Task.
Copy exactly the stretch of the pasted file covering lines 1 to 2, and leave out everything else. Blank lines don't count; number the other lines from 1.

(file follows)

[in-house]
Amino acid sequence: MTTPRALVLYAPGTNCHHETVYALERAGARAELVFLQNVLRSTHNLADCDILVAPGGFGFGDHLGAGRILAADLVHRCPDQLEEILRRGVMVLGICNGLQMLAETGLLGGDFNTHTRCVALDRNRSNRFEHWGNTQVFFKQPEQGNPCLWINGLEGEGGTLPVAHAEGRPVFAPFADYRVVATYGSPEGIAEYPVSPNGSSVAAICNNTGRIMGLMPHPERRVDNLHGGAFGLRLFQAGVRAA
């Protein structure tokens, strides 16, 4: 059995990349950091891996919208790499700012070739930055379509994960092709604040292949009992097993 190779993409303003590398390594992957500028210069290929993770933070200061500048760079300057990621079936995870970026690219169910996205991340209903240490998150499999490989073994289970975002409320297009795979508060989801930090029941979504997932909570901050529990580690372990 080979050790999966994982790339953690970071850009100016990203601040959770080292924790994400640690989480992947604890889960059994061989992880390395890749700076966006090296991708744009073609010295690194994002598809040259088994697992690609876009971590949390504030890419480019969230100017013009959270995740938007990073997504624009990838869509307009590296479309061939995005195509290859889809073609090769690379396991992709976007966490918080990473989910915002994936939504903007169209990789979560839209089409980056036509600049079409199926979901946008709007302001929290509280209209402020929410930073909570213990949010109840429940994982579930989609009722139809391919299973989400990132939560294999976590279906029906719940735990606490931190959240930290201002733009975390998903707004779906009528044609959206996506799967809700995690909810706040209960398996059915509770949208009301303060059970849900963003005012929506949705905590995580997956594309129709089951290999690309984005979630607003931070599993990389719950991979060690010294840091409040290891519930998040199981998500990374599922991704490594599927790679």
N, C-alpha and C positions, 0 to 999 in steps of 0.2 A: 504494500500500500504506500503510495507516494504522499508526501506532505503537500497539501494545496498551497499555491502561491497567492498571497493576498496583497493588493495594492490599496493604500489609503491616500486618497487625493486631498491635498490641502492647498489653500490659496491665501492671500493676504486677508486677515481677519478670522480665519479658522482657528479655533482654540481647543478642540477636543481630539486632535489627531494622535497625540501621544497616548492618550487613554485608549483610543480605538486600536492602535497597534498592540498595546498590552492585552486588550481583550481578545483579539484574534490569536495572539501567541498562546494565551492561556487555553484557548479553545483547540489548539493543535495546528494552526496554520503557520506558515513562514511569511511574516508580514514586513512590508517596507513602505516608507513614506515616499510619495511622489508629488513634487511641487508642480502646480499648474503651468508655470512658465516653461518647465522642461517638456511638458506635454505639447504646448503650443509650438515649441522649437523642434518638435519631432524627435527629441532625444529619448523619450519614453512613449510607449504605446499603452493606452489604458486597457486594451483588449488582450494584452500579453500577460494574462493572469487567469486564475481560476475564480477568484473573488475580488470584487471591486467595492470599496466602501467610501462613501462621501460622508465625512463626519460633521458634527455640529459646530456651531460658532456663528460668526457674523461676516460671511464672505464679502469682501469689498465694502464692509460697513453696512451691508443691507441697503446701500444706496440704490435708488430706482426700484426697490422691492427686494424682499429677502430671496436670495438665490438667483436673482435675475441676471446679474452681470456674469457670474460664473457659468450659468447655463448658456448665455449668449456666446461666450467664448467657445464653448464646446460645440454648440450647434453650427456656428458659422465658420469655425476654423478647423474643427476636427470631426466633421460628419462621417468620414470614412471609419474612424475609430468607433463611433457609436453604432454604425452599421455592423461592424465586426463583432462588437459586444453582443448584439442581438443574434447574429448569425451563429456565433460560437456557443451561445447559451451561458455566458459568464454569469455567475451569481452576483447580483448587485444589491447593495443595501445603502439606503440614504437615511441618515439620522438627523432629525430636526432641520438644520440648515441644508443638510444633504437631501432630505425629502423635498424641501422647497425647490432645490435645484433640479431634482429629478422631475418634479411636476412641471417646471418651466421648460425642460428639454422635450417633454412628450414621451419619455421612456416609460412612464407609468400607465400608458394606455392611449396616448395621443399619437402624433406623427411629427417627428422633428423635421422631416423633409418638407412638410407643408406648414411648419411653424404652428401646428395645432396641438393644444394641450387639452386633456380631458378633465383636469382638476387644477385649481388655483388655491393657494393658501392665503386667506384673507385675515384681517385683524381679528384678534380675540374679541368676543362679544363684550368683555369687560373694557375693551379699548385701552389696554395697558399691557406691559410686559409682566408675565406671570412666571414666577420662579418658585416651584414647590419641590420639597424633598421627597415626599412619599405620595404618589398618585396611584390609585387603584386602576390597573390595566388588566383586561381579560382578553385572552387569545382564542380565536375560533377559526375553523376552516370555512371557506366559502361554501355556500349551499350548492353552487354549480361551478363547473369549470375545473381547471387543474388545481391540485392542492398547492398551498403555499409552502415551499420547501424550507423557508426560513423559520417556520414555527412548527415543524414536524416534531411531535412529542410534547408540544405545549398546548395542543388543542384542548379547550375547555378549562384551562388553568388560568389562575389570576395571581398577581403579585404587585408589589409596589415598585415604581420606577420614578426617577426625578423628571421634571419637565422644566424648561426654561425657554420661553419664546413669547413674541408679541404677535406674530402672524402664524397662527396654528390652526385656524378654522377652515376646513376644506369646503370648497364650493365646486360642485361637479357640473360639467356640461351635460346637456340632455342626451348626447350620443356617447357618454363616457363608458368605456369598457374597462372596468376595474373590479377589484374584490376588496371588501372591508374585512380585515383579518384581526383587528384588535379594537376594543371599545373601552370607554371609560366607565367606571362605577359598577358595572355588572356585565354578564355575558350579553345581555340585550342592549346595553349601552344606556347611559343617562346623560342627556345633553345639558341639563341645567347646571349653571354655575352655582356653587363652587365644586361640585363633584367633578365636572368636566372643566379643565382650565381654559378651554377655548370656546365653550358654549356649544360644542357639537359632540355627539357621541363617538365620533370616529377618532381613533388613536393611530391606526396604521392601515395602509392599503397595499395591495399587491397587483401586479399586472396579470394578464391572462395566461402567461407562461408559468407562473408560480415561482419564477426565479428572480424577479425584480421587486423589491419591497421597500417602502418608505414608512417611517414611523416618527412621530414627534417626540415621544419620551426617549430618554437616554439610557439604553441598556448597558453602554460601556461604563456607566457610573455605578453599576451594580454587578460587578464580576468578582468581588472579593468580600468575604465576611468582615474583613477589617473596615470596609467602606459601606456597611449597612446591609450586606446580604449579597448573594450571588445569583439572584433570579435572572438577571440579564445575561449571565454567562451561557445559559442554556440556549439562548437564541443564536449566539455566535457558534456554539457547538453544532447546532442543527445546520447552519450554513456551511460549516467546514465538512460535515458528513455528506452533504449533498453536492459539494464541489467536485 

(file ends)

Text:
[in-house]
Amino acid sequence: MTTPRALVLYAPGTNCHHETVYALERAGARAELVFLQNVLRSTHNLADCDILVAPGGFGFGDHLGAGRILAADLVHRCPDQLEEILRRGVMVLGICNGLQMLAETGLLGGDFNTHTRCVALDRNRSNRFEHWGNTQVFFKQPEQGNPCLWINGLEGEGGTLPVAHAEGRPVFAPFADYRVVATYGSPEGIAEYPVSPNGSSVAAICNNTGRIMGLMPHPERRVDNLHGGAFGLRLFQAGVRAA